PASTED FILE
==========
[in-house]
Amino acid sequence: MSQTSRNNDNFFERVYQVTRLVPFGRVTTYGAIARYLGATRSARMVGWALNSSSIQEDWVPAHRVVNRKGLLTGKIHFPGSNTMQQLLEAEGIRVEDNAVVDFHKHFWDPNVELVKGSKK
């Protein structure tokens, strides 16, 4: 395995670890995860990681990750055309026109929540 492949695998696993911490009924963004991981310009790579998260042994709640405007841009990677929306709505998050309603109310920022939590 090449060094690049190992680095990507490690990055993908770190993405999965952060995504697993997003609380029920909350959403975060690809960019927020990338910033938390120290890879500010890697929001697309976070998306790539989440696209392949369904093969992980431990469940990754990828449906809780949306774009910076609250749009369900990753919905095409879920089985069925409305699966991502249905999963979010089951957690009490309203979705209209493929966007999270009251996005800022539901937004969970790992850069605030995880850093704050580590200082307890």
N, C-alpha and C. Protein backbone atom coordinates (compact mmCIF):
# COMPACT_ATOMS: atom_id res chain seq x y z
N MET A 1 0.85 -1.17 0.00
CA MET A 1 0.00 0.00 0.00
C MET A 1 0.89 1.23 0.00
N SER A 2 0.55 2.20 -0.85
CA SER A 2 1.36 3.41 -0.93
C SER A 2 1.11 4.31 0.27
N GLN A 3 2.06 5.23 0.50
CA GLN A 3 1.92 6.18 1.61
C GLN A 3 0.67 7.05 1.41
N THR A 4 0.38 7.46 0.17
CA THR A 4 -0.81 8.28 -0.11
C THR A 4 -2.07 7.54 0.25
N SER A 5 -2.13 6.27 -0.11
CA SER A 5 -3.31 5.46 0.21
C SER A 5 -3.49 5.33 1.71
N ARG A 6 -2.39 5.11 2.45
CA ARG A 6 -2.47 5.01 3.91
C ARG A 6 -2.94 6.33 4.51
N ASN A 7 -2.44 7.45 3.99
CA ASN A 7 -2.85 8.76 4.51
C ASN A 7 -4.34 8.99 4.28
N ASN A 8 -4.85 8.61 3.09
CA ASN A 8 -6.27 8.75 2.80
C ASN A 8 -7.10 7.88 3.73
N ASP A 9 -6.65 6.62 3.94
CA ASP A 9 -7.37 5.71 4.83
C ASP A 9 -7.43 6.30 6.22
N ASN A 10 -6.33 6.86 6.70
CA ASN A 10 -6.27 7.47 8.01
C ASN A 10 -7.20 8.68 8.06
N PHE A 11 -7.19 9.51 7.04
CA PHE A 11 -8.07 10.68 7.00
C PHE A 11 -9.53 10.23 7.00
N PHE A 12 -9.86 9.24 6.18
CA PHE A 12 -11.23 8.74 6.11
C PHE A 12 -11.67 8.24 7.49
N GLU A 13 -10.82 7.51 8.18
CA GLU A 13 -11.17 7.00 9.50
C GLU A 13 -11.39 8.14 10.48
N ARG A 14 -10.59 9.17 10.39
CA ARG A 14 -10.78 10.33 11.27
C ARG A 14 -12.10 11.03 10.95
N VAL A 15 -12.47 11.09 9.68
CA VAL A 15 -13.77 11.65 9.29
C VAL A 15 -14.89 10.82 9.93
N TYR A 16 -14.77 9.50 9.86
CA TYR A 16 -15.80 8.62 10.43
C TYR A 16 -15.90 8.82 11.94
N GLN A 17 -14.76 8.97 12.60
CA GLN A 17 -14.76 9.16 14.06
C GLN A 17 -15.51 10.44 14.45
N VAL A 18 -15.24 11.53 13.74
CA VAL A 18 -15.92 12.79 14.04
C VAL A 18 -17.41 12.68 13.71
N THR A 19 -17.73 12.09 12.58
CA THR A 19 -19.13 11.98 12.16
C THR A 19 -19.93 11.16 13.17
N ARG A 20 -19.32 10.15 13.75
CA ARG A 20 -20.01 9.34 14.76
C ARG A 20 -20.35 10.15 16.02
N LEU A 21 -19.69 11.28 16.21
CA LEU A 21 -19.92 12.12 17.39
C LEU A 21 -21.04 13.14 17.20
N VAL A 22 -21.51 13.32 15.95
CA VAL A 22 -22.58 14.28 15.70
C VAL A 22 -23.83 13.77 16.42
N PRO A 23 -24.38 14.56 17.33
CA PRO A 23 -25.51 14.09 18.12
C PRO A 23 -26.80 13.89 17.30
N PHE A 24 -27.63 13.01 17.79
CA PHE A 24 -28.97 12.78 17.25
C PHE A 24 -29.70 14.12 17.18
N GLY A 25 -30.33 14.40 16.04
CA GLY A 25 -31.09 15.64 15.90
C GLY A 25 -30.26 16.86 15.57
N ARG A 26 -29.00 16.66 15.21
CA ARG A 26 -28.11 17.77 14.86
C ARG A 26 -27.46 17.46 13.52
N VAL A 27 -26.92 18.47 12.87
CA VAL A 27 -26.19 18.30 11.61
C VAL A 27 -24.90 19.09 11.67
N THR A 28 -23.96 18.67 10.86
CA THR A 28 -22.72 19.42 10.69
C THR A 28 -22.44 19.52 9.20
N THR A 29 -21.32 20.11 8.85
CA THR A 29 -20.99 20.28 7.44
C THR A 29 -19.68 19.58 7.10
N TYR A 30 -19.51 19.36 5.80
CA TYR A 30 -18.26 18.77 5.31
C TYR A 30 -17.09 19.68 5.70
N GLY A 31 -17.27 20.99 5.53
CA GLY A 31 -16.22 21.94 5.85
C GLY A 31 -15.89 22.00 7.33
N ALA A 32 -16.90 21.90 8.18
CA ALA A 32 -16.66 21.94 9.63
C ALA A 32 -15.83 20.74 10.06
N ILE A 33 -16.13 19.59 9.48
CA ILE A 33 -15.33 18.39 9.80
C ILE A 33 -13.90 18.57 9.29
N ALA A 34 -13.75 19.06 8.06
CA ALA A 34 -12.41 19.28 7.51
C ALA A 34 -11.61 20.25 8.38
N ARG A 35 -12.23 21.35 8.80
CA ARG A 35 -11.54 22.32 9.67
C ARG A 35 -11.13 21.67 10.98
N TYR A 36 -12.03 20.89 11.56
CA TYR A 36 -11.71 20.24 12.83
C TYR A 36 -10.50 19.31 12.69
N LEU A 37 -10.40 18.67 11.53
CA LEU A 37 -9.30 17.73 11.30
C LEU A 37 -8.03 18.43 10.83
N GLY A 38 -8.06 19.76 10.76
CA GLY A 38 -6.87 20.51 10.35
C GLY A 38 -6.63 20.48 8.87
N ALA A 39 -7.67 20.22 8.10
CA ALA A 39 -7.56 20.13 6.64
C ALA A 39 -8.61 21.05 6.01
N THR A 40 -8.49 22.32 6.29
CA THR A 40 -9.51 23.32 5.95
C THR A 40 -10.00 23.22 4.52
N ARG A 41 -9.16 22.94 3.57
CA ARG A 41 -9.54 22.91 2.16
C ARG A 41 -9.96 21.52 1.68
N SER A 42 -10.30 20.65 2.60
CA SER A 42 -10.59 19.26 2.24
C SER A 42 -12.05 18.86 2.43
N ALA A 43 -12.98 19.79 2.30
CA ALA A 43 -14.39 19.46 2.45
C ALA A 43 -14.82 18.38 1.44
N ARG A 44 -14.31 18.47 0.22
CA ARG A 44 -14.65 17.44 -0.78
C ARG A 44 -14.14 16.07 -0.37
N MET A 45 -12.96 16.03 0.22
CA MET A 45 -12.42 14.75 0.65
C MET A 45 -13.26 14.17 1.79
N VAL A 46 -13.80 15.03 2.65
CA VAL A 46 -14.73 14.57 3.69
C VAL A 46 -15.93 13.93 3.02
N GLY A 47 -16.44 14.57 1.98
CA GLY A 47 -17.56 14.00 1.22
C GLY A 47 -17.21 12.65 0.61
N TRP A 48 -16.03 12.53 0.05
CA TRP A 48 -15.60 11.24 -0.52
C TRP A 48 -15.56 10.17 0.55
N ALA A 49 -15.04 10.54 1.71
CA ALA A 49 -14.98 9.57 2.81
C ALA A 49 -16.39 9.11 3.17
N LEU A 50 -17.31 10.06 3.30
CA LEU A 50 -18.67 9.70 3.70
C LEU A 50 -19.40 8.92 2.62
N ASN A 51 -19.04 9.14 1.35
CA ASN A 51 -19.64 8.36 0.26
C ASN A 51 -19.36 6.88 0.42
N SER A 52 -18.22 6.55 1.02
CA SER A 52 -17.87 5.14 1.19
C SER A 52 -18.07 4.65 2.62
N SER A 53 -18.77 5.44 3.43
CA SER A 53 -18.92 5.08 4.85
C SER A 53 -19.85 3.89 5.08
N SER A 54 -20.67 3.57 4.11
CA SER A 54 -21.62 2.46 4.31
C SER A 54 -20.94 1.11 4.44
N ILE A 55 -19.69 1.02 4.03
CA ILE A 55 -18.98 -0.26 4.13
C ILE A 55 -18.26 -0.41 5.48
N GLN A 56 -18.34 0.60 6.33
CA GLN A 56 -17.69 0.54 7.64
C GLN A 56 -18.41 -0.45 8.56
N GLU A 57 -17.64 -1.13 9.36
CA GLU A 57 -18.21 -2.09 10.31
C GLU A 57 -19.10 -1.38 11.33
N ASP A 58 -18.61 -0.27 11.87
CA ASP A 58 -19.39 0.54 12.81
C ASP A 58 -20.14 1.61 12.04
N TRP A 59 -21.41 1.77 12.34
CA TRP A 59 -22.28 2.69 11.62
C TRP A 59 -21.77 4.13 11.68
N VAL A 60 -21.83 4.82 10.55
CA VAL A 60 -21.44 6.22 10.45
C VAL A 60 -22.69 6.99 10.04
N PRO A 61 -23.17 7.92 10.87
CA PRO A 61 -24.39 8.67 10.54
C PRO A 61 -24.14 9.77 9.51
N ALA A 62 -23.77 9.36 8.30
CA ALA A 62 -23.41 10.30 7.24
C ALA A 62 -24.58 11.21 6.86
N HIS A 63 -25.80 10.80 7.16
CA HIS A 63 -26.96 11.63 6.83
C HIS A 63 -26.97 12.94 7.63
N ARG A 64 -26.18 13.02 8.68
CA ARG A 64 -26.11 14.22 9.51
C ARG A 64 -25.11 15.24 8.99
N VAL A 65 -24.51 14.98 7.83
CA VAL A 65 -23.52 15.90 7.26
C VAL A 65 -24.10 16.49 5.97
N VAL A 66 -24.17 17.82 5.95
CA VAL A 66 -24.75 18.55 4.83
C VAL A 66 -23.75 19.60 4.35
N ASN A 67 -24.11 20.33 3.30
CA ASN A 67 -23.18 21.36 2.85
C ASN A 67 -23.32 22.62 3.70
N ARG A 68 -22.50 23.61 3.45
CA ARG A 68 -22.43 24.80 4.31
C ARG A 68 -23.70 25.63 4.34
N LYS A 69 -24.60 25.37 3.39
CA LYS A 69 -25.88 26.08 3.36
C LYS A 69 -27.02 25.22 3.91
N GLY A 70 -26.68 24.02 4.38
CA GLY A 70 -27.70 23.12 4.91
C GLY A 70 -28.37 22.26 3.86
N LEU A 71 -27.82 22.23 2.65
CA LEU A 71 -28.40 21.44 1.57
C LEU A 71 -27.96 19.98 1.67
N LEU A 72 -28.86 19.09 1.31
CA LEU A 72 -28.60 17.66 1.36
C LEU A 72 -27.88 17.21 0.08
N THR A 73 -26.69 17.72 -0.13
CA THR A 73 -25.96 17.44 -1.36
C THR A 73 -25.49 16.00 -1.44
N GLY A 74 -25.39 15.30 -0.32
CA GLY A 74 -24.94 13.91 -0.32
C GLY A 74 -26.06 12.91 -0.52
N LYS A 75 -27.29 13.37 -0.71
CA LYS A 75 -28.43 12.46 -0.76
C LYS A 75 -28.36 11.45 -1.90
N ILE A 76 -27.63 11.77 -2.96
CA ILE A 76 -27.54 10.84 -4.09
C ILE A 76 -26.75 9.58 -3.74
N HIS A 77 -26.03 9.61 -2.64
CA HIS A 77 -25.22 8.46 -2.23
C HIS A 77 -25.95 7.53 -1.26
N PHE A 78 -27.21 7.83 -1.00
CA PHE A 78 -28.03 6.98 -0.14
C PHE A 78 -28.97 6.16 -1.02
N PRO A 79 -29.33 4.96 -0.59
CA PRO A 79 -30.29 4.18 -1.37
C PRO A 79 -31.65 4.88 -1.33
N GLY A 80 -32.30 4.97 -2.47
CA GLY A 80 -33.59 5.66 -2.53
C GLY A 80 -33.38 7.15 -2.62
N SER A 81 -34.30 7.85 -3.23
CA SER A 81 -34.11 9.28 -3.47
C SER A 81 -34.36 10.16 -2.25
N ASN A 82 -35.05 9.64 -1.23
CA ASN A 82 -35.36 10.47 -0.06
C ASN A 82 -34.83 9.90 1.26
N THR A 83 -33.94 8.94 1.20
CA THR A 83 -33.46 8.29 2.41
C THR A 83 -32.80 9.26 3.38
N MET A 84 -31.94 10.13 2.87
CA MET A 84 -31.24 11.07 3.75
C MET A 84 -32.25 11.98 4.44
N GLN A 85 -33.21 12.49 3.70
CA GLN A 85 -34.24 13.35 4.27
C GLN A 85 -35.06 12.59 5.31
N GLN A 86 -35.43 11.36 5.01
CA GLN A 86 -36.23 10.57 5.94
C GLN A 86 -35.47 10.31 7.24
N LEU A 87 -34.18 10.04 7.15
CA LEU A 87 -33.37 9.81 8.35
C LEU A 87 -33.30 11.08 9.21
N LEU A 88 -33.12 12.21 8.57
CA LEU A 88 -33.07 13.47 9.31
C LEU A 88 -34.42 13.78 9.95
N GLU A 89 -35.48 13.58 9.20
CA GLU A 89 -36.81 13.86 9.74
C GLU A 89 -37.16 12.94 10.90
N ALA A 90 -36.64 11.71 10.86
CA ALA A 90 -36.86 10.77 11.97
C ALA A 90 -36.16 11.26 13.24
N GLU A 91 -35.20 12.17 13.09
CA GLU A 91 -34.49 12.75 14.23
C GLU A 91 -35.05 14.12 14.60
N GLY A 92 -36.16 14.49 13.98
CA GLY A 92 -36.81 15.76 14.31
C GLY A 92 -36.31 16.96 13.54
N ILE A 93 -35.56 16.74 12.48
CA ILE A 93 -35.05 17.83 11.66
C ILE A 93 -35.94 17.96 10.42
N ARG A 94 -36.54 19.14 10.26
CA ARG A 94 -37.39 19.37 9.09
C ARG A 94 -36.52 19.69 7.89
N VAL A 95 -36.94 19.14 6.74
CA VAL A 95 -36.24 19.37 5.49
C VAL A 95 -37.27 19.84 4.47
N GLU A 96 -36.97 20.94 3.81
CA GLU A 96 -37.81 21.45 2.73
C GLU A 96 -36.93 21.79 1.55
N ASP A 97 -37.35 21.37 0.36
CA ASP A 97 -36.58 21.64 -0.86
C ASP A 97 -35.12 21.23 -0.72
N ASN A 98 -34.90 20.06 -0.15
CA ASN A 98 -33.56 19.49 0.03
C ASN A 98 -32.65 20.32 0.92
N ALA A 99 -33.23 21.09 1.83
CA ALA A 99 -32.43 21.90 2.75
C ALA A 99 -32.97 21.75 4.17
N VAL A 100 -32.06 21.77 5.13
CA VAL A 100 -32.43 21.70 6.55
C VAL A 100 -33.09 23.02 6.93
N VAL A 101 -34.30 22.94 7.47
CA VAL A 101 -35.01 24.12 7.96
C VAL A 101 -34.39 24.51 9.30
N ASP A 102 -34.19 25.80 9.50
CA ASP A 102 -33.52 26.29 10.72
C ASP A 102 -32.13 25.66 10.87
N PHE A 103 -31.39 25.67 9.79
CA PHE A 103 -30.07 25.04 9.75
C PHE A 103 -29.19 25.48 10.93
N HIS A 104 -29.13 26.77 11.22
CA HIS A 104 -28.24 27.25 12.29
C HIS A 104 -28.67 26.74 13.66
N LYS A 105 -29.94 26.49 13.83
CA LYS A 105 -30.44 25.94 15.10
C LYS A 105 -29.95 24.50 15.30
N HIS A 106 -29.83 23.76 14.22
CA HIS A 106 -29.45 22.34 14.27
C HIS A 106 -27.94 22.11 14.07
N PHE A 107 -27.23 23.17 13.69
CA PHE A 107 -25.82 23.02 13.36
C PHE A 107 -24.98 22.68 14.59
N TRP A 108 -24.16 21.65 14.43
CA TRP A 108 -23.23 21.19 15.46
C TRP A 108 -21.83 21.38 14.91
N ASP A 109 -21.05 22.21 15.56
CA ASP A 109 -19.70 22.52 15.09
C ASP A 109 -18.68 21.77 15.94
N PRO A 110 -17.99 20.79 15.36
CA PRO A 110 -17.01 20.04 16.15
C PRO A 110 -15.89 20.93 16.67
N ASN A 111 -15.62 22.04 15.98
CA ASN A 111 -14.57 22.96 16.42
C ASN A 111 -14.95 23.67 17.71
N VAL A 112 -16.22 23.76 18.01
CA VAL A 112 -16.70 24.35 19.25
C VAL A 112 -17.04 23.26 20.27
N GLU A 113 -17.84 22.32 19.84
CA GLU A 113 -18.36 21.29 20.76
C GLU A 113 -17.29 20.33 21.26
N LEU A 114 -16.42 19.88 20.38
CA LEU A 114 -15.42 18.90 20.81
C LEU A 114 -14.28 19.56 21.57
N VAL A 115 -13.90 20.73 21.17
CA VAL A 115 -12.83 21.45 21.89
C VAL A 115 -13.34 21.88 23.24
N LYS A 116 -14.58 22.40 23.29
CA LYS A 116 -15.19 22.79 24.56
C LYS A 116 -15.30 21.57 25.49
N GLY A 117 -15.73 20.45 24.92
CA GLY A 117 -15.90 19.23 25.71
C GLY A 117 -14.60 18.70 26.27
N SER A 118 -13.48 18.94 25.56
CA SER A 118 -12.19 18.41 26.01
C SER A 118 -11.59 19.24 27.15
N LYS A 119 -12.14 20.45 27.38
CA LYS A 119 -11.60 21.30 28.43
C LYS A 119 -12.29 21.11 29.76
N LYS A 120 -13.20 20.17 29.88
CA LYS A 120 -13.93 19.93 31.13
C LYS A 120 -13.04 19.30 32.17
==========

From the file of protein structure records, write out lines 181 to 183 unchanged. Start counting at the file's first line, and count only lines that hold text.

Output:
CA TRP A 59 -22.28 2.69 11.62
C TRP A 59 -21.77 4.13 11.68
N VAL A 60 -21.83 4.82 10.55